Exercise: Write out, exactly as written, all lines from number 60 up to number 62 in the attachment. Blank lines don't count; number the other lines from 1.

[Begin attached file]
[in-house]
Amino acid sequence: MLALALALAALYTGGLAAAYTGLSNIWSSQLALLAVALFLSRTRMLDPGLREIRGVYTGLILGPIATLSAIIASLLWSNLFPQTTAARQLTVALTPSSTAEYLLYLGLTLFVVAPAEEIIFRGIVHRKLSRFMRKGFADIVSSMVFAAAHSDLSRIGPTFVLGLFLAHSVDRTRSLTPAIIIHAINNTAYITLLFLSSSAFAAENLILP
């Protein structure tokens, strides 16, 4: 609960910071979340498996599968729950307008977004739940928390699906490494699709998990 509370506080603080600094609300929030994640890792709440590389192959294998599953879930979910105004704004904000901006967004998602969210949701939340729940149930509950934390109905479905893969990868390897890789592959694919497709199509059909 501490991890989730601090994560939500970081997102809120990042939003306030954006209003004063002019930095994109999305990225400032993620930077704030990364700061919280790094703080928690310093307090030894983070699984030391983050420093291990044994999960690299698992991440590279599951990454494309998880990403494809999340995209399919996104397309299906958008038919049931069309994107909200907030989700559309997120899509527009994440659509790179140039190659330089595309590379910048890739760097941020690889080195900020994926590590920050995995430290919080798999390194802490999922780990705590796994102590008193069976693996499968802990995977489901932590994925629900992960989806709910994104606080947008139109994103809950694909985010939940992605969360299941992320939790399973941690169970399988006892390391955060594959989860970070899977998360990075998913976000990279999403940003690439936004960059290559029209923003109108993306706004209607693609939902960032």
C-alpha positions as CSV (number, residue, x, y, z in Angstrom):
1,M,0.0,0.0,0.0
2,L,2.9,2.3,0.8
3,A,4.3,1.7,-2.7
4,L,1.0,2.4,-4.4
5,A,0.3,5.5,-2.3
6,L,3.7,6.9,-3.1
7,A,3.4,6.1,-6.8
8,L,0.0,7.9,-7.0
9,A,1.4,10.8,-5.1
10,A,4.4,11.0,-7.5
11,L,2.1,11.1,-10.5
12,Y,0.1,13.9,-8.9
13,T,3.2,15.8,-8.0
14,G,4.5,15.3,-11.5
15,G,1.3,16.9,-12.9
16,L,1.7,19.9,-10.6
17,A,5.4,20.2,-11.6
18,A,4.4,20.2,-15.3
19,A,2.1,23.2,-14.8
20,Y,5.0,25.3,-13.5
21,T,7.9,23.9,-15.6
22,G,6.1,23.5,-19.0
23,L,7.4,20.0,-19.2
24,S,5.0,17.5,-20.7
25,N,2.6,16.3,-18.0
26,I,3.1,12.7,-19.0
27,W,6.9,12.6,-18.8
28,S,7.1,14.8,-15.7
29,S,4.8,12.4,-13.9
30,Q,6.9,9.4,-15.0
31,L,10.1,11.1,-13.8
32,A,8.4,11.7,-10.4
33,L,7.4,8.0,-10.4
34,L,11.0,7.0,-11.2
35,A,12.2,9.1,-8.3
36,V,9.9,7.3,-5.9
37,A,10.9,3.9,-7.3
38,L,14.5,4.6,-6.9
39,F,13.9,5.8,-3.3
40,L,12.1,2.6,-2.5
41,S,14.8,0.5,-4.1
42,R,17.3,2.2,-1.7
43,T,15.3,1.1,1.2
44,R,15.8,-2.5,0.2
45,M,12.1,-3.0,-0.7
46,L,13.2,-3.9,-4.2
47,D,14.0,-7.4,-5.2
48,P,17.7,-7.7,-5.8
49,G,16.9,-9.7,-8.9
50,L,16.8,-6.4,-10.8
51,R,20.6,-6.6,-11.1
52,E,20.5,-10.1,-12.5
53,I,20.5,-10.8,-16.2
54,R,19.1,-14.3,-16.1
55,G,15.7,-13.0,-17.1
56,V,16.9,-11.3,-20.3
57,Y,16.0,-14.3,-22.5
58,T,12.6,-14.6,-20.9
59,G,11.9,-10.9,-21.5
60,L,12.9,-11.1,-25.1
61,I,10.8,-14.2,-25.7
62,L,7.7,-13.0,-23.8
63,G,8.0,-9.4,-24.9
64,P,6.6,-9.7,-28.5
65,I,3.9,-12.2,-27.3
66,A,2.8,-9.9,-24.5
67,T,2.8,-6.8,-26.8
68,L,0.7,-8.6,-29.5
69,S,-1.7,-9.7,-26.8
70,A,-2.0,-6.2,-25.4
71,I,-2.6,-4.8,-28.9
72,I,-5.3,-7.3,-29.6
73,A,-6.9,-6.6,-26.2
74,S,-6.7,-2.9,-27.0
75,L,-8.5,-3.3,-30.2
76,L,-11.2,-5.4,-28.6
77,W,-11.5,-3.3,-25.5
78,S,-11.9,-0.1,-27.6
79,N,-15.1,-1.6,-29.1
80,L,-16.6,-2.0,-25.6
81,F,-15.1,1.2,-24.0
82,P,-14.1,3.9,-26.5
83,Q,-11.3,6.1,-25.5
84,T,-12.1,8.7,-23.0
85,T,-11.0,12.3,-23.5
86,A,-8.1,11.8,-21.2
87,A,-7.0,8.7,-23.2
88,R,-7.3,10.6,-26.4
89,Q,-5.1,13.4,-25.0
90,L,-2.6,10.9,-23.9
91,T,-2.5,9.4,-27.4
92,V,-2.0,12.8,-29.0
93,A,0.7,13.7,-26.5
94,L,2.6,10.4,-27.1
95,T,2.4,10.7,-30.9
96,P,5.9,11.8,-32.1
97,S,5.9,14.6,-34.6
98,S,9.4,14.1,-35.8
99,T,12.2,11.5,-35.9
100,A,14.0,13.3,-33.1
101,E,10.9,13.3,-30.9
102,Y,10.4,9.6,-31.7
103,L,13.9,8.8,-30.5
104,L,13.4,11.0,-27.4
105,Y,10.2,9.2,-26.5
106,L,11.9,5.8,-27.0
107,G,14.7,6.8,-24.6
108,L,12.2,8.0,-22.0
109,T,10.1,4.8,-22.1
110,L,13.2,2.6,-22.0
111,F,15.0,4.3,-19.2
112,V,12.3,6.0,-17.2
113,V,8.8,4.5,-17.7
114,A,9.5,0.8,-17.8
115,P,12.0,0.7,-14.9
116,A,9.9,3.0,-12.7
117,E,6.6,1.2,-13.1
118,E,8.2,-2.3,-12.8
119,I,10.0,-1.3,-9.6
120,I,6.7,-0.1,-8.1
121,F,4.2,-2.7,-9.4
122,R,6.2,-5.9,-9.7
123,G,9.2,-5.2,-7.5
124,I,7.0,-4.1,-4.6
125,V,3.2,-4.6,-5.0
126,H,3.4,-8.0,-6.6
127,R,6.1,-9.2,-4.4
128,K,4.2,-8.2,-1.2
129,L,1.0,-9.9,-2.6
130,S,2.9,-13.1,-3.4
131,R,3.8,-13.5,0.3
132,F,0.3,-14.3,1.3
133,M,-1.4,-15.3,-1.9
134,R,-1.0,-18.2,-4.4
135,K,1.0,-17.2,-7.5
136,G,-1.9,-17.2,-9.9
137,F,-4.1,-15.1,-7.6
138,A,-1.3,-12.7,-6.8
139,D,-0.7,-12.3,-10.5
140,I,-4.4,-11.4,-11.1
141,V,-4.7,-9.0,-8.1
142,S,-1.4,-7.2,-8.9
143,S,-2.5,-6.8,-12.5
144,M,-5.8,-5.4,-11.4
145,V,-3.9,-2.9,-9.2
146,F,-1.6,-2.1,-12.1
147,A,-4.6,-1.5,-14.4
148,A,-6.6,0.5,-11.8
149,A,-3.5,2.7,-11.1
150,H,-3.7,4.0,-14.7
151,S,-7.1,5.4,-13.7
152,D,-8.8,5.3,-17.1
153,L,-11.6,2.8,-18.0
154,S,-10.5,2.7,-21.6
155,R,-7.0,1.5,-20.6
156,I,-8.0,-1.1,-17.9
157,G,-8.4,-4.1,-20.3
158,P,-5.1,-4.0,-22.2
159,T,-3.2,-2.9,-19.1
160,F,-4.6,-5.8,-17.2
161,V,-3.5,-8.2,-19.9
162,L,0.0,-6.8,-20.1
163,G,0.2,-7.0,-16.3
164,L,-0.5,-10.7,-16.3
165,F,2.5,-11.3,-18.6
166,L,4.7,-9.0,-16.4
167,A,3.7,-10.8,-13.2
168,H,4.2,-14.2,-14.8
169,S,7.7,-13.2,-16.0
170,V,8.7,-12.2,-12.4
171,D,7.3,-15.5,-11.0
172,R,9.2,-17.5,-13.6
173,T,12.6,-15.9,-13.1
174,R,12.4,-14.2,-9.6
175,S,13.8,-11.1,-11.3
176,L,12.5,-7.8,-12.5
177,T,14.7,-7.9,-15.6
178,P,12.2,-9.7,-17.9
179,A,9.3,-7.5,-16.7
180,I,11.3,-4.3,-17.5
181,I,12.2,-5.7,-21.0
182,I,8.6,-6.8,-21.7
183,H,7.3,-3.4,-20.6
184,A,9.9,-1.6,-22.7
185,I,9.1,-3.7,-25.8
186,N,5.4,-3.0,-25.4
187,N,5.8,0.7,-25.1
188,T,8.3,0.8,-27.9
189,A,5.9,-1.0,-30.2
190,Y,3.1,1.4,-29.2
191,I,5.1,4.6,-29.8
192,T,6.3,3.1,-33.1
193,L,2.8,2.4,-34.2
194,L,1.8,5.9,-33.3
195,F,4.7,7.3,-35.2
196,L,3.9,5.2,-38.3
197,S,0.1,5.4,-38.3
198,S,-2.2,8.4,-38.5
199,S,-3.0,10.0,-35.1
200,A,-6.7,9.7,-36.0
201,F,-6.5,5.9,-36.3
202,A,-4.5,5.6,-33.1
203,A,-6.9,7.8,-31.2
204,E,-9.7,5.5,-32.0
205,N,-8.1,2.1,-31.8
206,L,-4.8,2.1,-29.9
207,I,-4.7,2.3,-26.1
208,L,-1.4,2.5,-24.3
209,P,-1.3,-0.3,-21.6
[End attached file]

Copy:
56,V,16.9,-11.3,-20.3
57,Y,16.0,-14.3,-22.5
58,T,12.6,-14.6,-20.9